The final 10% are people who are strong willed independent thinkers who are prone to act after some careful consideration. We also call this type of person "a leader". These are the people to shout out to the 80% and say, "follow me, we're out of here." These are the people who after assessing the situation can and do look after themselves without needing reassurance and encouragement from others. These people act and react quickly and decisively without tending make matters worse for themselves in the process.

Statistics show that the majority of you reading this post fall squarely into that middle 80%. It is time for you to begin to learn what you need to do and to have on hand in order to survive adversity. You need to change they way you make decisions so that you are not waiting around for the nod of approval from the authorities before you begin to look after yourself. While we all can make bad decisions when it comes to choosing a particular course of action, having thought about what to do before you need to make those types of decisions for real, is a big advantage that will save you time and prevent you from making tactical errors during times of heightened stress and pressure.

Deciding today to practice being more decisive is a good start.

[What have you done today to prepare?]

Lesson from the Past

Every disaster has its own unique characteristics that separate it from the many different types that may occur. Some disasters have longer lasting effects than others that are more severe while others can happen slowly over a long period of time with equally devastating effects and consequences. The lesson we can all learn from the past is that panic and fear can sometimes make a bad situation even worse.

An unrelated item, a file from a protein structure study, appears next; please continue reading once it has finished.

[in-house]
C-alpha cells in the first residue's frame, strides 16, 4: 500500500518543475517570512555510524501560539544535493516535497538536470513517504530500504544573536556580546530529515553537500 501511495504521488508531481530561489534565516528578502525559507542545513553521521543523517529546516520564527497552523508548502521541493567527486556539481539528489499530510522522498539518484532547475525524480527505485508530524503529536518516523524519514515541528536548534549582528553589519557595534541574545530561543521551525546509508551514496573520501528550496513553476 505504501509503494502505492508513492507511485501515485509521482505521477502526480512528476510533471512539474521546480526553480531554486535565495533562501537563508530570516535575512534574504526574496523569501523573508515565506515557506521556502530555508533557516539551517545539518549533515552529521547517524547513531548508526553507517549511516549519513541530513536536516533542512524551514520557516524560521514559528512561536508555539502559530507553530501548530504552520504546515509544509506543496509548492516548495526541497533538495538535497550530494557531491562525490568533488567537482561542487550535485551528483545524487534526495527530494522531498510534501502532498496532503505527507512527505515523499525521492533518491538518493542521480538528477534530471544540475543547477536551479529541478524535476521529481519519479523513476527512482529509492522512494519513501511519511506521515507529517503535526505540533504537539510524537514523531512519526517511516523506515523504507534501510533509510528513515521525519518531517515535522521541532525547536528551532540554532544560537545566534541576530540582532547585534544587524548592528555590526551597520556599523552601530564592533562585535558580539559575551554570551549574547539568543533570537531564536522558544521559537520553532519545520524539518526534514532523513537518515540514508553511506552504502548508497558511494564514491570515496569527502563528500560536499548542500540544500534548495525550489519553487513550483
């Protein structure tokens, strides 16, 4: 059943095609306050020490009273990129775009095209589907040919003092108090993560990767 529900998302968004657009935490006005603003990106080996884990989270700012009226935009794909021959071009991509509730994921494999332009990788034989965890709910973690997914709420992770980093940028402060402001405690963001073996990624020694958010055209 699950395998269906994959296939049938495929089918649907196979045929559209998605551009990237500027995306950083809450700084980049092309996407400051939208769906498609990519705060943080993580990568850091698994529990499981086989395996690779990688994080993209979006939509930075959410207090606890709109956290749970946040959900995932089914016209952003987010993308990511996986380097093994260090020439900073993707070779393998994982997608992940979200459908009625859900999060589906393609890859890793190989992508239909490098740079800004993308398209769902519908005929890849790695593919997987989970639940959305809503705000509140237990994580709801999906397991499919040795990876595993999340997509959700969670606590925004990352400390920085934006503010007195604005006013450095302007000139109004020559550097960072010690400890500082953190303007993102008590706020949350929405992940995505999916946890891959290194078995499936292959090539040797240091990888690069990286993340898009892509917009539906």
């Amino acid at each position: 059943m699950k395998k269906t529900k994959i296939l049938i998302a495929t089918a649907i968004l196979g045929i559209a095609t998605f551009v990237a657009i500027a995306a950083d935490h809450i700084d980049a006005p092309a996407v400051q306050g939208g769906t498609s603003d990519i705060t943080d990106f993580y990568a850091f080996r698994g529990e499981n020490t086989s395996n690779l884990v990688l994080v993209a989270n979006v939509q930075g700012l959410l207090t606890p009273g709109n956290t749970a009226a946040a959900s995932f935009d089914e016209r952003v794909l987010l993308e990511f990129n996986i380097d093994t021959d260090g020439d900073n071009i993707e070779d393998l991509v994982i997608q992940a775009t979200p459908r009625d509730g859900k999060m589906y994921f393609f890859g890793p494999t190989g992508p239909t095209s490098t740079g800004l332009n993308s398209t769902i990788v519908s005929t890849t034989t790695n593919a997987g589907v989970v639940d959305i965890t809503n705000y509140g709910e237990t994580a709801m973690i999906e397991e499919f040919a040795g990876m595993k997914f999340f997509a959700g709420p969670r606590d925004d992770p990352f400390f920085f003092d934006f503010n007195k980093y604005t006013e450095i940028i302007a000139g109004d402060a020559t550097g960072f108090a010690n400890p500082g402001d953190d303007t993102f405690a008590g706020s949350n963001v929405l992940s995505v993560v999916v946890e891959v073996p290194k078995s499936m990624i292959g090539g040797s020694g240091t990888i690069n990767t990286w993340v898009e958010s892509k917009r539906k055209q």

If your emotions are allowed to take the place of a properly thought out plan for your survival, you will quite possibly find yourself in a place you may not want to be. A rational reaction to a disaster will always overcome the effects of irrational behavior that can lead to an improper or irrational response. Without a well-defined strategy to help keep your emotions in check, you may be headed for a survival disaster.
A disaster or crisis can sometimes be avoided and its effects lessened by knowing what to do and having a plan to put that knowledge into action. Remember, panic is not a very effective survival strategy. During an emergency or a crisis, your survival depends on your ability to stay calm and focus on the things that you can control.
As Mark Twain once said, “Courage is resistance to fear, mastery of fear — not absence of fear.”
A good preparedness plan can help you master that fear.
Staying above the water line!

Riverwalker

Not Enough Sleep!

Please turn on your magic beam